Constitutional court dismisses rights breach claim by jailed drug trafficker

The trafficker conducted his defence in a 2017 jury without legal assistance. He now argues that this breached his right to a fair trial

A man jailed for 15 years and fined €30,000 in 2017 in a cocaine trafficking jury, in which he defended himself without legal assistance, has had a case he filed, arguing a breach of his right to a fair trial, thrown out by the Constitutional Court.

Kingsley Wilcox, 38, from Nigeria was jailed in connection with the discovery of several bags of cocaine stuffed into a suitcase in 2012.

He was arrested following an investigation into another Nigerian man, Paul Ugochukwu, who was stopped on suspicion that he was carrying drugs as he arrived on a flight from Spain on October 2012. Although no drugs were found on his person, police had found a text message he sent to a Spanish man, Jose Manuel Domingo Benito, instructing him to seek accommodation at the Tropicana Hotel in Paceville.

When the police raided the Spaniard's hotel room, they had found two sealed packages containing just over a kilogram of what they suspect to be cocaine in the suitcase as well as traces of cannabis grass on the desk in the hotel room.

Wilcox had been arrested after the police conducted a controlled delivery of the drugs, estimated as having a street value of €86,824.

He was jailed for 15 years and fined €30,000 on 8 April 2017 by the Criminal Court. Wilcox had filed an appeal on the merits, which had been rejected by the Court of Criminal Appeal in January 2020.

The Nigerian had subsequently filed Constitutional proceedings, arguing amongst other things, that he had not enjoyed a fair trial, that his police statement had been taken without a lawyer being present, that he was entrapped by the controlled delivery which was carried out with his help and without him having first consulted a lawyer.

The Attorney General had rebutted the arguments, pointing out that the accused had met a lawyer of his choosing before releasing his statement and could had requested its expungement from the acts afterwards.

It was during the jury that Wilcox had decided to represent himself, said the AG, arguing that no entrapment took place and denying the accused’s assertion that he had been paid €700 to participate in the controlled delivery.

The court, presided by judges Mark Chetcuti, Giannino Caruana Demajo and Anthony Ellul, noted that Wilcox had assisted the police in the arrests of two other men through controlled deliveries.

It said that it was established in jurisprudence that the simple absence of a lawyer during questioning did not automatically mean that there was a breach of fundamental human rights, making reference to the Stephen Pirotta v AG case decided in 2019.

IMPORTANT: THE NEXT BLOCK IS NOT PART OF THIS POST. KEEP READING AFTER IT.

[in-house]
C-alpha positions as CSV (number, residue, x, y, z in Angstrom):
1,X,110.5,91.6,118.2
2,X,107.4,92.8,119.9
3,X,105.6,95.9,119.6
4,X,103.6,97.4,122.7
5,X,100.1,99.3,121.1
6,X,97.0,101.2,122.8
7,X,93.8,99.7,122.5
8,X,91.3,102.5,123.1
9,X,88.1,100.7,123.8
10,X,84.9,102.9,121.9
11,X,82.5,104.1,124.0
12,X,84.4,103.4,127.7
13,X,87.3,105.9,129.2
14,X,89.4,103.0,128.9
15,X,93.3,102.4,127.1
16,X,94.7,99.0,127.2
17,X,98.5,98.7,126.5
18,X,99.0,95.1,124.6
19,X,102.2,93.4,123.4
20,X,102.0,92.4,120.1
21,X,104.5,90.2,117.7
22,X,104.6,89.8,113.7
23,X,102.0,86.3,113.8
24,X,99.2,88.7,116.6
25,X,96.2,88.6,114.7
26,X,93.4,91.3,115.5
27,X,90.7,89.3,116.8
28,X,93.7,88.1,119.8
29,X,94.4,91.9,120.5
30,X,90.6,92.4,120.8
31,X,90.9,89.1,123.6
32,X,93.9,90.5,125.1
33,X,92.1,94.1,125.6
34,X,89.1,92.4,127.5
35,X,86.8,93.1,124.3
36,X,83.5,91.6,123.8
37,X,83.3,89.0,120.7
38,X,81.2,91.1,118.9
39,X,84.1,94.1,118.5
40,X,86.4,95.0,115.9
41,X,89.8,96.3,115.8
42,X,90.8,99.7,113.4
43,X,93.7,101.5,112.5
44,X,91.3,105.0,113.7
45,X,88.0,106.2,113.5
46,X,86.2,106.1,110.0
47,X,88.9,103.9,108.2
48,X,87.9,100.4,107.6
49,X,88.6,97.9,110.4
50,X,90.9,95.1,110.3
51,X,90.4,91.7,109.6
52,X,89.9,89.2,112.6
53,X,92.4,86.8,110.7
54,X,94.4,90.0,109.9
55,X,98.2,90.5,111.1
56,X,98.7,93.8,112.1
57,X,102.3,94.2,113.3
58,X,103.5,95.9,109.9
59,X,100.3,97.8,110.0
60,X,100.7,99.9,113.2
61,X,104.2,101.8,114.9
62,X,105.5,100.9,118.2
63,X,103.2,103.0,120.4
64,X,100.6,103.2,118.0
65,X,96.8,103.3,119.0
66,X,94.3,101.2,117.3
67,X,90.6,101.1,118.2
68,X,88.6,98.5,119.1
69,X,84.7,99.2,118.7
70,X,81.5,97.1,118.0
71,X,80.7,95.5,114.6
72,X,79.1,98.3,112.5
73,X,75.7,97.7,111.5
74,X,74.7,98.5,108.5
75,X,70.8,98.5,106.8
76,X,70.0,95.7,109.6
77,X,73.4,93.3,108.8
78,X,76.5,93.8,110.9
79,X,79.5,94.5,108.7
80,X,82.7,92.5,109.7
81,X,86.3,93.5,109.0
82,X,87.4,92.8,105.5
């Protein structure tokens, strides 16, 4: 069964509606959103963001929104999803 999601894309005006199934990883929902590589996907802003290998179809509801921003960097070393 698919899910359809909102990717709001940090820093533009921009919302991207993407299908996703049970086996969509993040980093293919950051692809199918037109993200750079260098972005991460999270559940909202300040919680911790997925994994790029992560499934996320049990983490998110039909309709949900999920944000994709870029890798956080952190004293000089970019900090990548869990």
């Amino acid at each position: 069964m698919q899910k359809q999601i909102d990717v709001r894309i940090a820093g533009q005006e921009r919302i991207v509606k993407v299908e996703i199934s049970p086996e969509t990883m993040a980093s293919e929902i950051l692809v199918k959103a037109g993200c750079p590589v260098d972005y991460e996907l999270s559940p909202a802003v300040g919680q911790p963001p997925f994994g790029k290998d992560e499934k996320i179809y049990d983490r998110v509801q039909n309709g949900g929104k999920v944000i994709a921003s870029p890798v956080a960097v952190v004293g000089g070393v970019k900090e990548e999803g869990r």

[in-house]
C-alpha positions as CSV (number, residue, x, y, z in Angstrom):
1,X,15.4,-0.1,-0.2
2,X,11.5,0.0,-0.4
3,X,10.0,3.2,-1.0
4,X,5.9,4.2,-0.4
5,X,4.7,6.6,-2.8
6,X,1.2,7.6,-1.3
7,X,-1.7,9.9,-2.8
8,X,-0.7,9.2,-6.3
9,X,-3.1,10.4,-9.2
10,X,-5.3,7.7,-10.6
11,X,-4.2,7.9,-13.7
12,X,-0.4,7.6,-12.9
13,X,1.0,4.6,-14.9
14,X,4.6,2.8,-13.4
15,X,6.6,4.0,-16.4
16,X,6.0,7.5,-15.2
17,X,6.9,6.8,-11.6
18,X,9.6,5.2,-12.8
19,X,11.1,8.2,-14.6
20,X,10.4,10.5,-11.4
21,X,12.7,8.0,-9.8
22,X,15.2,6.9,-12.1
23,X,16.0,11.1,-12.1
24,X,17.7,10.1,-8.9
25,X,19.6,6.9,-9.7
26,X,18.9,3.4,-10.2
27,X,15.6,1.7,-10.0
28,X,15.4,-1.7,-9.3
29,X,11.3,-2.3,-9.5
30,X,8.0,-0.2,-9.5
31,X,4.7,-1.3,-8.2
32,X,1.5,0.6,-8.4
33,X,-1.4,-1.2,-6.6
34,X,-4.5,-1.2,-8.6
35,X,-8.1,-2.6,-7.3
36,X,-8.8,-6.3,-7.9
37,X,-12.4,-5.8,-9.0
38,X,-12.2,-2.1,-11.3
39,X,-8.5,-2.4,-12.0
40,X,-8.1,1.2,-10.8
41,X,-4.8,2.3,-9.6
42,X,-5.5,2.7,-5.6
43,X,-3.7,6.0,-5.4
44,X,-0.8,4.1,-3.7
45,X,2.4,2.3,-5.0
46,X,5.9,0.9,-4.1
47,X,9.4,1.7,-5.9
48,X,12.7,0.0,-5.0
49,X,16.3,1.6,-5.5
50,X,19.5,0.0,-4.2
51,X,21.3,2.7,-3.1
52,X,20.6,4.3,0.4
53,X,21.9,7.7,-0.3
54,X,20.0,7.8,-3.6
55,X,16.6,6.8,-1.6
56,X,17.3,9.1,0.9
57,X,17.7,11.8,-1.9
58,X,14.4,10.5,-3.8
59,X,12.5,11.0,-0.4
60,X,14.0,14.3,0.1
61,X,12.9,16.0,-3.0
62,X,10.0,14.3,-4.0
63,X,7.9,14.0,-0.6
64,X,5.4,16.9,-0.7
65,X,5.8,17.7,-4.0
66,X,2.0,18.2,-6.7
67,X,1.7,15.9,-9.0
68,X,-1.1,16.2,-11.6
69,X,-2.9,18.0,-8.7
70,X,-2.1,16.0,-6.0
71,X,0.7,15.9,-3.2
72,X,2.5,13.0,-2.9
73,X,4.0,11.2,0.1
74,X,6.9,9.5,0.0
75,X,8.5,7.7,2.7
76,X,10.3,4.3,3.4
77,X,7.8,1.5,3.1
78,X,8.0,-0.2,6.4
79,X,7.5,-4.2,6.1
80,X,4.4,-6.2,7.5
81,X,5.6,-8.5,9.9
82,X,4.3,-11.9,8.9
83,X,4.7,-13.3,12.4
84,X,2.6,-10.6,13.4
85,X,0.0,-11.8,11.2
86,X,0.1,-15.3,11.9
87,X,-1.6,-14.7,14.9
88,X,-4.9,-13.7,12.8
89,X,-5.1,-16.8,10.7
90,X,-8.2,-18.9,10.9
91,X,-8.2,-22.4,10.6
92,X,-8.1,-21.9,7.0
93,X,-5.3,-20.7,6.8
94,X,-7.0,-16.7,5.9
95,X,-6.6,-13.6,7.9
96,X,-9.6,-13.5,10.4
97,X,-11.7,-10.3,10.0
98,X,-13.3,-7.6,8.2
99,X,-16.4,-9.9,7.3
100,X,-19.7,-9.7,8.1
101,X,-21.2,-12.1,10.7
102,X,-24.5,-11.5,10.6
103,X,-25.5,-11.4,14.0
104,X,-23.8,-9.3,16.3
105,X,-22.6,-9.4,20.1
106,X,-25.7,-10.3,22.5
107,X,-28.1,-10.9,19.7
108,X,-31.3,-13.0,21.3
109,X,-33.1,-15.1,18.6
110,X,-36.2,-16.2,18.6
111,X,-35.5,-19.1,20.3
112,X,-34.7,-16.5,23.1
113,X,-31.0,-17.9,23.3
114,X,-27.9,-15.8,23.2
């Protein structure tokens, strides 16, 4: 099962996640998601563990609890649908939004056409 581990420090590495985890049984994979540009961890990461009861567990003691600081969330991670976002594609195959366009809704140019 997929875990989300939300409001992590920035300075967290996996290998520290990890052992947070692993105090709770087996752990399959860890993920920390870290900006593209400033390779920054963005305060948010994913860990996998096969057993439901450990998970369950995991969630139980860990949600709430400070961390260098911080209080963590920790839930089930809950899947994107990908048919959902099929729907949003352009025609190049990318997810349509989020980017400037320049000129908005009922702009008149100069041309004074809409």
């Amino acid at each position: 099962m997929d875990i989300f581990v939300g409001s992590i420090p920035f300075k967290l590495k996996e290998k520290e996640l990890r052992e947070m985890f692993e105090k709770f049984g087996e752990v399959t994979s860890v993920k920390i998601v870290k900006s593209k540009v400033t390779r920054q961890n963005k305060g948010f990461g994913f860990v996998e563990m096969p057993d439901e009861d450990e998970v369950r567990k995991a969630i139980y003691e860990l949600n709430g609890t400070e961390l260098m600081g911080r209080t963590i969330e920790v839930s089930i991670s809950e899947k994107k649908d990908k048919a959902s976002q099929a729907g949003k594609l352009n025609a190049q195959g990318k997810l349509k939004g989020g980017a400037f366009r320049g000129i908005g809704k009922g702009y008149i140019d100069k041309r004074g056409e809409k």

The judges also quoted from ECHR case Stephens v Malta which stated that: “what constitutes a fair trial cannot be the subject of a single unvarying rule but must depend on the circumstances of the particular case. The Court’s primary concern, in examining a complaint under Article 6 § 1, is to evaluate the overall fairness of the criminal proceedings.”

In this case, the judges said that the applicant was not a vulnerable or mentally disturbed person, that there was no evidence of coercion by the police. He had agreed to participate in controlled deliveries after consulting with a lawyer, observed the court, adding that there were differences in the version of events he described to the police at the time of his arrest and the version he had given to the jury.

“During the criminal proceedings, the applicant had every opportunity to contest the admissibility of the statements as evidence. However, he did not present a preliminary plea in this regard. Rather when the jury had started and the prosecution had asked the court to disseminate his statement to jurors, he did not object.

“The court cannot understand how now the applicant is expecting to change his mind and insist that the use of the statements led to the breach of his fundamental right to a fair hearing.”

A number of persons had been identified from his mobile phone and arrested, noted the court, and the jury had been convinced beyond reasonable doubt that there was a sufficient link between them to lead to the conviction on conspiracy to deal in drugs.

There was far more evidence against Wilcox than the statement which he was complaining about, said the judges, pointing out that there wasn’t “the slightest evidence” that he had been pressured into making his statement.

Likewise, his insinuation that the controlled delivery was the best evidence against him, “conveniently neglected to mention” important facts which negated this argument, said the court.

There was no evidence to show that the man had not cooperated freely with the police or that he had been entrapped, said the judges, dismissing the appeal with costs against Wilcox.